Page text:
And Christ shall give you light,
Cast all your sins into the deep,
And wash the AEthiop white.

See, this is what I’m talking about.  I’m all into the triumphant nature of the song and the freedom of belief… and Wesley uses the imagery of washing an Ethiopian white.

Now, I get that he lived in a time that was super racist.  I get that the missional statement of the time was that brown people needed God because they were savages.  I get the socio-political and cultural context of the poem.  It still makes me upset.  It still makes me feel like it alienates a bunch of people from the song.  Most hymnals agree, and don’t include that verse… in fact, you usually get only 4 to 6 of these verses (and if you are Wesleyan you probably only sing the first and the third anyway, haha).  But now I know it’s there.  You might say to me that the imagery is saving an African, not whitewashing them, but I think you will find that contextually that’s Saving An African, not sharing the gospel with a human who happens to be from Africa, and has way more whitewashing than a poem with imagery of whitewashing, and oh man I’m not sure how equipped I am to really address that level of Patriarchy all throughout recent Christian history in a quick blog about a hymn.

And here is where we approach the hymn as a piece of art,  a religious poem as a poem.  Is it good to just throw out the part that is racist to save the rest of the piece?  Have we missed an opportunity to talk about religious leaders as fallible people? Should we address the idea of being Clergy as a career path and the pitfalls that come along with that?  Why should it get a free pass because of time and place? Am I holding it to a higher standard than I would another piece because of it’s use in worship and is that a good thing?

As a poem, I find it fascinating to delve into.  As a hymn, I find the truncated version beautiful. As a human, I find the inherent racism troubling.  As a Christian, I find the historical context embarrassing.  As a white person, I have the privilege if I want to skip the verse, pretend it never happened as my place in the song’s internal world is secure… but I don’t think that is a good use of my privilege. What do we do with the huge swaths of our culture that were inherently passively racist?  I mean, I’m asking.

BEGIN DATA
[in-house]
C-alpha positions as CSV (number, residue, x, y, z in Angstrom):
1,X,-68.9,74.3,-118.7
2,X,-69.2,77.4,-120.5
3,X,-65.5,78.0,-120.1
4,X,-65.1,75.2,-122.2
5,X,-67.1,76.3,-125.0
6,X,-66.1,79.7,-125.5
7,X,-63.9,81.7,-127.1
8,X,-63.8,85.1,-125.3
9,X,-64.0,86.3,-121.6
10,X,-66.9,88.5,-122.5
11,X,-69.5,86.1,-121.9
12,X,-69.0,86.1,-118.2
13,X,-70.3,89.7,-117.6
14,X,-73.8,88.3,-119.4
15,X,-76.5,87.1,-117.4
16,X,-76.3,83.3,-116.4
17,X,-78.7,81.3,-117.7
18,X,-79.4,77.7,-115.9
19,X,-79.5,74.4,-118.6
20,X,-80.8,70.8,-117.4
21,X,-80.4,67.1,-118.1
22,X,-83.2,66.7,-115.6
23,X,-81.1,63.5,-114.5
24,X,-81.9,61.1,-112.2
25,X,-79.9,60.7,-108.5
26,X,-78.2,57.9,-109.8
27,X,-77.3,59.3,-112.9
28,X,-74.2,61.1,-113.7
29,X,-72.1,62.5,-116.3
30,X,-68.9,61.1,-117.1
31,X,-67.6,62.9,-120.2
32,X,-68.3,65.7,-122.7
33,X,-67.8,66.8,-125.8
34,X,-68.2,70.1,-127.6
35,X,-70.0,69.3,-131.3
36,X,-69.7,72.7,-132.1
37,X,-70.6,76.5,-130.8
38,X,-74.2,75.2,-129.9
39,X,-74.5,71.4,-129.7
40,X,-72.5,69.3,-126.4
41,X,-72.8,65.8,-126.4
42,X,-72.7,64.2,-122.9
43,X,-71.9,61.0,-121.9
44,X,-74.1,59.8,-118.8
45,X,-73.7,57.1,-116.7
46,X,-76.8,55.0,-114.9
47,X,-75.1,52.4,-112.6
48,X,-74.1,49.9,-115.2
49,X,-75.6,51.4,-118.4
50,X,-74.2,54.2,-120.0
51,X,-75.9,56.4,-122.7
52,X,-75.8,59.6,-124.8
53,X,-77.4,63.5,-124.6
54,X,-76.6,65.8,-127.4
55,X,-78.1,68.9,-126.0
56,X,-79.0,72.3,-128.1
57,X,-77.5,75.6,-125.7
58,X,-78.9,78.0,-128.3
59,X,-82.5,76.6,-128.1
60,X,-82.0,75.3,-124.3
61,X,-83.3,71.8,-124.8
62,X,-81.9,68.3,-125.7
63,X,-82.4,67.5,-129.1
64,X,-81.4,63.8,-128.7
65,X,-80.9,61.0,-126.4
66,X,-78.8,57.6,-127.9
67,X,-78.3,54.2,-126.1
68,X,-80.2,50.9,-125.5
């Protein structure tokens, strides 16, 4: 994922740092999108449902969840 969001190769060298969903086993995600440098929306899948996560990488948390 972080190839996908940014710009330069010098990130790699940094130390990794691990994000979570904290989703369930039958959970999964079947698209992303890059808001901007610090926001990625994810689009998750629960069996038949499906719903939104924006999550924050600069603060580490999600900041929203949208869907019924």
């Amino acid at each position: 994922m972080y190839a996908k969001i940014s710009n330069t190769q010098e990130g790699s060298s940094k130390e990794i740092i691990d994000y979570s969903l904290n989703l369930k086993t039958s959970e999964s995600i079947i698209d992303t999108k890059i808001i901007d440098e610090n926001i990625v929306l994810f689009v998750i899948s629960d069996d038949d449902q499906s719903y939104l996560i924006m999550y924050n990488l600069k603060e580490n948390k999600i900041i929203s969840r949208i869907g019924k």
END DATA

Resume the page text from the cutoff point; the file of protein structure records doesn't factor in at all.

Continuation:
Activist, Social Worker… Hymn Writer

Fanny_Crosby
Fanny Crosby, (Photo Public Domain)

 

“Blessed Assurance” is not a hymn that I think of often.   I mean, can you think of another hymn off hand with as archaic language, or which can be half as deadly in a church service when sung horribly slow for some unknown reason?  I guess it depends on what kind of church you went to.  And yet, it endures…

Blessed assurance, Jesus is mine!

Oh What A fore-taste of glory divine!

It’s unfortunate how interpretation can take a vital work and make it dull.  Look at those exclamation marks!  When put with the tune, those words bloom.

Fanny J. Crosby knew a little something about writing a lyric and pairing it with a tune.  Blind from the age of 6 weeks, she was a prolific songwriter, penning over 2000 songs of spiritual and secular lyric.  She also wrote cantatas, books and poetry.  She was so prolific that she had to write under literally hundreds of pen names for her songs to make it into hymnals.

It can be easy to sing this song and find it mawkish or boring. I mean, even for Crosby every song can’t be a winner, right?   A first, superficial glance at the lyrics and they seem trite and self serving… “Perfect submission, all is at rest, I in my Savior am happy and blest”… well good for you honey.  However, I think that there is something very important in the concept of this song that I personally forget to honor and it is right there in the title.

A pet peeve of mine in religious song is an over abundance of focus on meeting the Lord in the afterlife.  I mean, it’s a great thing.  It’s an amazing beautiful wonderful thing.  But I live in there here and now.  There is something to acknowledging that Jesus is mine as I serve and love right now.  I’m an heir right now, and how easy it can be to forget.  Yes, I am his but he is mine…! 

In her time, Fanny Crosby lived in the here and now as well.  I look at her photo and think of her story and song of praising her Savior (all the day long).  That woman was the first to be heard on the senate floor (reading poetry, but still).  She lived in poverty to work in the inner city of her day.  Some accounts have her struggling with the balance between socio-political reform and love/service.

For Fanny Crosby to write of delight and “visions of rapture now burst on my sight”… the idea of that kind of joy is transformative.  The photos of her make her look like an unfeeling old woman, not an innovator of the turn of the century with a strong artistic voice and passion… which is what she was.  “Blessed Assurance”, when sung with understanding, becomes a song of heirship, of power, and of daily promise of the here and now reality of an Eternal service.

Look at Fanny Crosby again… there’s something a little punk rock about her now, admit it. I’ve read so much about her legacy, and yet I don’t know that any of it conveys what it must have been like for her at all as an artist, as a Jesus lover, as a social activist, as a “rescue missionary”, as a blind woman… she left her life’s legacy to words and her soul to the assurance that Jesus was hers.